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The report below has been reprinted from the original analysis conducted by the Consumers Union of the United States, Inc., Public Service Projects Department, Technical Division.

"Which Foods Have the Highest TI Values? Seven foods consistently had high or very high TI's each time tested: Fresh peaches (both domestic and imported); frozen and fresh winter squash grown in the U.S.; domestic and imported apples, grapes, spinach and pears; and U.S.-grown green beans. Among these, U.S. peaches and frozen winter squash had TI Values about 10-fold higher than even the other "high" scores..."

This Report is very long, and has been broken down into different sections:

Quick Links

|| Summary || Introduction to the USDA Pesticide Data Program || Methodology & Toxicity Index ||
|| Results and Discussion || Recommendations || Tables: Pesticide Contamination in Fruits & Vegetables ||

DO YOU KNOW WHAT YOU'RE EATING?
AN ANALYSIS OF U.S. GOVERNMENT DATA
ON PESTICIDE RESIDUES IN FOODS1

Results and Discussion

Quick Links to Sections on this Page

|| Comparative Toxicity of Different Foods || Illegal Residues || Health Implications || Multiple Residues ||
|| Differences between Domestic & Imported Foods || Trends || Risk Drivers || Pesticide Use Data ||

A. Comparative Toxicity Loading of Different Foods

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The TI values for different foods shown in Table 4 range from 0.01 to 5,376--a range of more than 500,000-fold. However, the majority of values fall between 10 and 300 on the TI scale. The scale is relative, and there is no firm dividing line between "acceptable" and "excessive" degrees of pesticide toxicity loading. Nevertheless, in our judgment, values of less than 10 can be considered very low toxicity loading, i.e., the food is very "clean." Values above 100 indicate "high" toxicity loading, increasingly serious as scores get larger. TI values between 10 and 100 fall on a continuum rising from "low"
through "moderate" toxicity loading.

Foods with the lowest TI scores include:

 

Food Item
Toxicity Index ( TI )
Canned/Frozen Sweet Corn (U.S., 1995)
Canned/Frozen Sweet Corn, (U.S., 1994)
Milk (U.S., 1996)
Milk (U.S., 1997)
Broccoli (U.S., 1994)
Orange Juice (U.S., 1997)
Bananas (Imports, 9 countries, 1994)
Bananas (Imports, 7 countries, 1995)
Canned Peaches (U.S., 1997)
Canned/Frozen Peas (U.S., 1994)
Grapes (Mexico, 1994)
Apple Juice (U.S., 1996)
Apple Juice (Mexico, 1997)
Apple Juice (Germany, 1997)
Apple Juice (Argentina, 1996)
Apple Juice (U.S., 1997)
0.01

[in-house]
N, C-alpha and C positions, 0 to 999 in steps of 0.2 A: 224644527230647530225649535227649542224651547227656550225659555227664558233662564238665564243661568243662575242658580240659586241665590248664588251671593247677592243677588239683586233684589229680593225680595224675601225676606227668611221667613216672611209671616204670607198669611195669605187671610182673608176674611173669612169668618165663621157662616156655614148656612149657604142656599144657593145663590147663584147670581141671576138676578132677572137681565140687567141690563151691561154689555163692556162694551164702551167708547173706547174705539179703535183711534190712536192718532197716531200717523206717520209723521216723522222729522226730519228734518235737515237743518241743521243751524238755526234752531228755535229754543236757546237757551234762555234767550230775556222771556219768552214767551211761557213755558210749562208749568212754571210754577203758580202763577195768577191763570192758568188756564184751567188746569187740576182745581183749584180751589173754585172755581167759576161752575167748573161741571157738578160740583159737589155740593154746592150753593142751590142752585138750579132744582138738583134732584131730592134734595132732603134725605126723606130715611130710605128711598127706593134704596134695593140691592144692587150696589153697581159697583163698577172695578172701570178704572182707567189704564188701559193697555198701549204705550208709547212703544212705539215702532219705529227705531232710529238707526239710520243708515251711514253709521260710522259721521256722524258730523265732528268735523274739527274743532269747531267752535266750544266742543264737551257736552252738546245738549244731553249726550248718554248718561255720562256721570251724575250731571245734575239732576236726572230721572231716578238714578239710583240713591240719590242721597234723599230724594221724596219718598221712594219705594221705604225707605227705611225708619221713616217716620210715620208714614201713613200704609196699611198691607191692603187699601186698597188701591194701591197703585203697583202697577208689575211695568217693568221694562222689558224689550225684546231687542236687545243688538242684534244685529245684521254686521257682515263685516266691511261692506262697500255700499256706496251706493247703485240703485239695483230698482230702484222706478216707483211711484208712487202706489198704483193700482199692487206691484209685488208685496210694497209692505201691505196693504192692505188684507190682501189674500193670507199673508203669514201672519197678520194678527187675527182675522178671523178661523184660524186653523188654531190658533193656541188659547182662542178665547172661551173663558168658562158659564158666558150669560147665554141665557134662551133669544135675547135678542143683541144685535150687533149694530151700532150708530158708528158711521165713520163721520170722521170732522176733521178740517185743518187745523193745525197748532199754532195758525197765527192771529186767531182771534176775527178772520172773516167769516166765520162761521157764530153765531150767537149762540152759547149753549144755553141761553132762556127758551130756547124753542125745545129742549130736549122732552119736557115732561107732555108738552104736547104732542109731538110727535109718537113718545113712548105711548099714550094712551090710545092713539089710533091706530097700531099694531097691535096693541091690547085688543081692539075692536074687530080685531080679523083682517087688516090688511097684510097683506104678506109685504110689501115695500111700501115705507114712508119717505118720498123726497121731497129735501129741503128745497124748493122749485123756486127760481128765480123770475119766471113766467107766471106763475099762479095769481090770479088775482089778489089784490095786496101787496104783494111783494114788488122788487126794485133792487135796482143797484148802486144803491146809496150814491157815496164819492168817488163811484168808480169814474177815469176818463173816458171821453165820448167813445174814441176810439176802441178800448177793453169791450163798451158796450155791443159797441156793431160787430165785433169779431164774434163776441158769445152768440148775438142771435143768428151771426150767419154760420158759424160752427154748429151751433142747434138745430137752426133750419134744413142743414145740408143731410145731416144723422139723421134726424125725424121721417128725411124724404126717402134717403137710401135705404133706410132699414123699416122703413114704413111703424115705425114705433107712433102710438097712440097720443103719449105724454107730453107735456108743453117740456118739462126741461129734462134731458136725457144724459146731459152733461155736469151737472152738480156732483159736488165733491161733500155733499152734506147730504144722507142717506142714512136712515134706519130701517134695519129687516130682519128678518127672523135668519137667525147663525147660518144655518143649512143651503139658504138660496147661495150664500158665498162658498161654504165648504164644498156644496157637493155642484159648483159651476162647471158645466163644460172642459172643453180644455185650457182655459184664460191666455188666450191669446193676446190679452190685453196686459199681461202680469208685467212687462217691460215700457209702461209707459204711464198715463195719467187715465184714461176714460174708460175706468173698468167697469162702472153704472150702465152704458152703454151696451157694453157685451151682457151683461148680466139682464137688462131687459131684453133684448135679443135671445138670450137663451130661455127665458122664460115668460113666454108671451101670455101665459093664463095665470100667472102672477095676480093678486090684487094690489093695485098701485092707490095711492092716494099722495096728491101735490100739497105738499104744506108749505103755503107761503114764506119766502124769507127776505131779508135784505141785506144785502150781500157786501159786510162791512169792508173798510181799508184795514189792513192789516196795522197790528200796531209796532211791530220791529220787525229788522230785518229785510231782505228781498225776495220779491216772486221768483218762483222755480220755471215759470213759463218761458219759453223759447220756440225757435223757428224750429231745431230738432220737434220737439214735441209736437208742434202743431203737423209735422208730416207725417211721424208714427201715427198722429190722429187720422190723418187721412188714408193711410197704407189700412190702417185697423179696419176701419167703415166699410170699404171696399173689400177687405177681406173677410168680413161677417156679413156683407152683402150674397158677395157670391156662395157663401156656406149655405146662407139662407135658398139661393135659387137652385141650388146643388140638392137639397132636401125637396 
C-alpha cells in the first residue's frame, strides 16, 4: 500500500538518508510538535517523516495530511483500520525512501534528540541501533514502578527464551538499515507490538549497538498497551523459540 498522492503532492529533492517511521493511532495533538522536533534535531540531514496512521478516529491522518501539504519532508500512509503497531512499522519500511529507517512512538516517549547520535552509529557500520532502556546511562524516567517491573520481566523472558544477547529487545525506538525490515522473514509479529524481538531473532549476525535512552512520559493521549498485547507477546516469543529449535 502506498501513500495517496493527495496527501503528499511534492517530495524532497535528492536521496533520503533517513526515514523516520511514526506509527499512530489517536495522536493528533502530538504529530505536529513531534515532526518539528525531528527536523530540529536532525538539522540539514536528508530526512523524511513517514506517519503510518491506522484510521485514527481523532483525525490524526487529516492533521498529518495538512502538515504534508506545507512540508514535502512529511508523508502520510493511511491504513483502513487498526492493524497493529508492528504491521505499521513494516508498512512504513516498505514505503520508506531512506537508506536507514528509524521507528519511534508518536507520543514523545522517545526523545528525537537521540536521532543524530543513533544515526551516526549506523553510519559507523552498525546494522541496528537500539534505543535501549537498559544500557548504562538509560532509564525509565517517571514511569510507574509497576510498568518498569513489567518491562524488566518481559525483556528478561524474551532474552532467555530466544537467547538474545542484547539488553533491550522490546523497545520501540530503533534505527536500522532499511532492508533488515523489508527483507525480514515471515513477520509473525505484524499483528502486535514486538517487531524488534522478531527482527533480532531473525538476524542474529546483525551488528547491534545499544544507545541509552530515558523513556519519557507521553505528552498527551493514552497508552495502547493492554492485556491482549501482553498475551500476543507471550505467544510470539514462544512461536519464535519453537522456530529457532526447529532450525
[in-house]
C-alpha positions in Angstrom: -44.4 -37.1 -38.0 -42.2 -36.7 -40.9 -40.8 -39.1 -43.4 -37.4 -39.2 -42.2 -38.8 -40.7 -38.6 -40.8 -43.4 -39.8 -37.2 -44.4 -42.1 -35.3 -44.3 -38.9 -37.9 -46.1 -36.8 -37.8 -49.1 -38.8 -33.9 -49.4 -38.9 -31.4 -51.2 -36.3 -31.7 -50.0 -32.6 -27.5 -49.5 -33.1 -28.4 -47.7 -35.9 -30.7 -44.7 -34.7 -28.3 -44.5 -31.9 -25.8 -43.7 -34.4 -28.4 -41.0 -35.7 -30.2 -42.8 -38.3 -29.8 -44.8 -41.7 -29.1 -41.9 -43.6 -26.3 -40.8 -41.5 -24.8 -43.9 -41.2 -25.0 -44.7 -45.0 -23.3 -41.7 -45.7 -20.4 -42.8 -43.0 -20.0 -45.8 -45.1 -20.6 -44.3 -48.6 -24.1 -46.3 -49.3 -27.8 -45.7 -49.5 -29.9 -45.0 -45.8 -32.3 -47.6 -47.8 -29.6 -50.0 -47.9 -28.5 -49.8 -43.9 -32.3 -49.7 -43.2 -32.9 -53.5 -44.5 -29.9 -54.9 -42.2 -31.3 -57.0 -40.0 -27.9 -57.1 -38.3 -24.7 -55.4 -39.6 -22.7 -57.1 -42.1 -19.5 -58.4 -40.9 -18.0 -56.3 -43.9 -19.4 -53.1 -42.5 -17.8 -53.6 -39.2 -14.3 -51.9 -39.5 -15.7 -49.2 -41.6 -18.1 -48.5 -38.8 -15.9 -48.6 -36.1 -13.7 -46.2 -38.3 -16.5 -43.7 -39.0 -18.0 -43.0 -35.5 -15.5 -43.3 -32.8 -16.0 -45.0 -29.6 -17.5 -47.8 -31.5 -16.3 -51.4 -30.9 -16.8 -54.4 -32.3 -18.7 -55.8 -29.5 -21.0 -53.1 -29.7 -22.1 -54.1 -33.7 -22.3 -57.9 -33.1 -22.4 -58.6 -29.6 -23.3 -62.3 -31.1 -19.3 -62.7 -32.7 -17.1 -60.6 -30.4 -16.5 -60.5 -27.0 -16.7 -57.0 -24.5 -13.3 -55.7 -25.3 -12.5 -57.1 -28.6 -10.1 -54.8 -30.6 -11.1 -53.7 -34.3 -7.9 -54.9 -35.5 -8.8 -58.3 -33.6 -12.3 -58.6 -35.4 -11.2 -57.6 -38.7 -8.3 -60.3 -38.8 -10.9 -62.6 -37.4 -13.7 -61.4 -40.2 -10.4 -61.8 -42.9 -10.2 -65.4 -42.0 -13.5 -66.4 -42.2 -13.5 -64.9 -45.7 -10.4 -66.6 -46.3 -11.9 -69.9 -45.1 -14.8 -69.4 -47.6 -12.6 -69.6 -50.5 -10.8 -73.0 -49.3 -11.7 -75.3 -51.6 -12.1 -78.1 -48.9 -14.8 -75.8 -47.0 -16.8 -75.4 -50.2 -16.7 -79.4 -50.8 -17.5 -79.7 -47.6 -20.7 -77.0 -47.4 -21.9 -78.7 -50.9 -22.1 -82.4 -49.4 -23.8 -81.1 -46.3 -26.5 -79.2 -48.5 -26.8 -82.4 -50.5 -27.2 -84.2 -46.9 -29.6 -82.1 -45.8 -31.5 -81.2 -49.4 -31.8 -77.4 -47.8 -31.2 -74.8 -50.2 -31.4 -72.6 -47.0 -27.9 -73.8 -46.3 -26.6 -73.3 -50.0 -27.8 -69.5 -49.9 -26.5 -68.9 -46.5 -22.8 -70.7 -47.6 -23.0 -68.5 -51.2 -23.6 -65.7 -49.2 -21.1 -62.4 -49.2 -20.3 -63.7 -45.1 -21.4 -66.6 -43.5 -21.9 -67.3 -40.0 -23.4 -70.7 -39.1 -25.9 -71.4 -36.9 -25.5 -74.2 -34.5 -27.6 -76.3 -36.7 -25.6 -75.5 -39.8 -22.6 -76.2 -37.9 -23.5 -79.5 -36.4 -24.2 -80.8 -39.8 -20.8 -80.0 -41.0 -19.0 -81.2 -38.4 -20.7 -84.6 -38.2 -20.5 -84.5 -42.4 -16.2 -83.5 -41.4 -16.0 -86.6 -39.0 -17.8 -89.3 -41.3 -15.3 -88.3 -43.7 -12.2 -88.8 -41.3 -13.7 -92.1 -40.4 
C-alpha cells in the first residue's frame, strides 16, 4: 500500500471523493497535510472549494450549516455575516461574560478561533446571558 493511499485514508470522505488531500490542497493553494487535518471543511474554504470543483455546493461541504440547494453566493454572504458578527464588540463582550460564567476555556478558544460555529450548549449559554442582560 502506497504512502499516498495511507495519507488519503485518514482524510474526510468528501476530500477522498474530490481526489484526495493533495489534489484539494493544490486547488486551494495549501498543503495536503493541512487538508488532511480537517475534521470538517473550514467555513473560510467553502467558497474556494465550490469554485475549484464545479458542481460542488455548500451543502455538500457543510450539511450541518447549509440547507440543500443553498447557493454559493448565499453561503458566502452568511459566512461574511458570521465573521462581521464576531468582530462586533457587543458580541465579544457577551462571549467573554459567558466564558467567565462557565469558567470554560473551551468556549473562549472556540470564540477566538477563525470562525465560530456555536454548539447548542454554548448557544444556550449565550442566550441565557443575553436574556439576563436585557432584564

0.02
1
1
2
2
3
4
5
6
10
11
12
13
18
20


Corn, bananas and peas all have an inedible exterior husk, which tends to keep pesticide residues away from the edible portions of the foods. Processing typically further reduces residues. Only three of 1,015 samples of corn tested in two years had any detectable residues. The very low score for U.S. broccoli reflects the rarity of residues in that food; the two most
frequently detected insecticides were each found on less than 2 percent of 659 samples. Apple juice (imported and domestic) typically has only low residues of a few pesticides. The score for canned peaches, which is 1/1,000 that for fresh peaches, reflects effects of processing, a longer time between harvest and consumption, and differences in pest management on peaches grown for processing as opposed to those grown for the fresh market (see Section F, below).

A few other foods had scores nearly as low as those listed above: Frozen/canned peas tested in 1995-96 (TI's of 22 and 21); frozen winter squash from Mexico (1997, 21); orange juice from Brazil (1997, 23); fresh winter squash from Honduras (1997, 23); U.S. sweet potatoes (1997, 25); Canadian tomatoes (1997, 26); and wheat (1995-97, 18, 29 and 32).

The highest Toxicity Indices (those over 100 on our TI scale), listed in descending order, were for the following foods/origins/years:

Food Item
Toxicity Index ( TI )
Fresh Peaches (U.S., 1995)
Fresh Peaches (U.S., 1996)
Fresh Peaches (U.S., 1994)
Frozen Winter Squash (U.S., 1997)
Fresh Winter Squash (U.S., 1997)
Grapes (U.S., 1994)
Fresh Spinach (Mexico, 1996)
Apples (U.S., 1994)
Fresh Spinach (U.S., 1995)
Apples (U.S., 1996)
Frozen/Canned Green Beans (U.S., 1997)
Apples (U.S., 1995)
Fresh Spinach (U.S., 1996)
Fresh Peaches (Chile, 1996)
Pears (U.S., 1997)
Pears (Chile, 1997)
Fresh Peaches (Chile, 1994)
Fresh Peaches (Chile, 1995)
Fresh Spinach (U.S., 1997)
Grapes (Chile, 1996)
Grapes (U.S., 1995)
Apples (New Zealand, 1994)
Fresh Green Beans (U.S., 1994)
Apples (New Zealand, 1996)
Apples (New Zealand, 1995)
Fresh Spinach (Mexico, 1997)
Celery (U.S., 1994)
Grapes (Chile, 1995)
Grapes (U.S., 1996)
Fresh Green Beans (U.S., 1995)
Frozen/Canned Green Beans (U.S., 1996)
Canned Spinach (U.S., 1997)
Pears (South Africa, 1997)
Potatoes (U.S., 1994)
Grapes (Chile, 1994)
Grapes (South Africa, 1996)
Tomatoes (Mexico, 1997)
Pears (Argentina, 1997)
Oranges (U.S., 1994)
Carrots (Mexico, 1995)
Tomatoes (Mexico, 1996)
Lettuce (U.S., 1994)
Fresh Spinach (Mexico, 1995)
5,346
4,848
4,390
3,012
1,706
1,552
623
567
554
550
529
521
495
471
435
415
381
366
349
339
329
298
294
284
260
256
255
241
228
222
222
204
201
191
181
169
159
157
138
136
123
122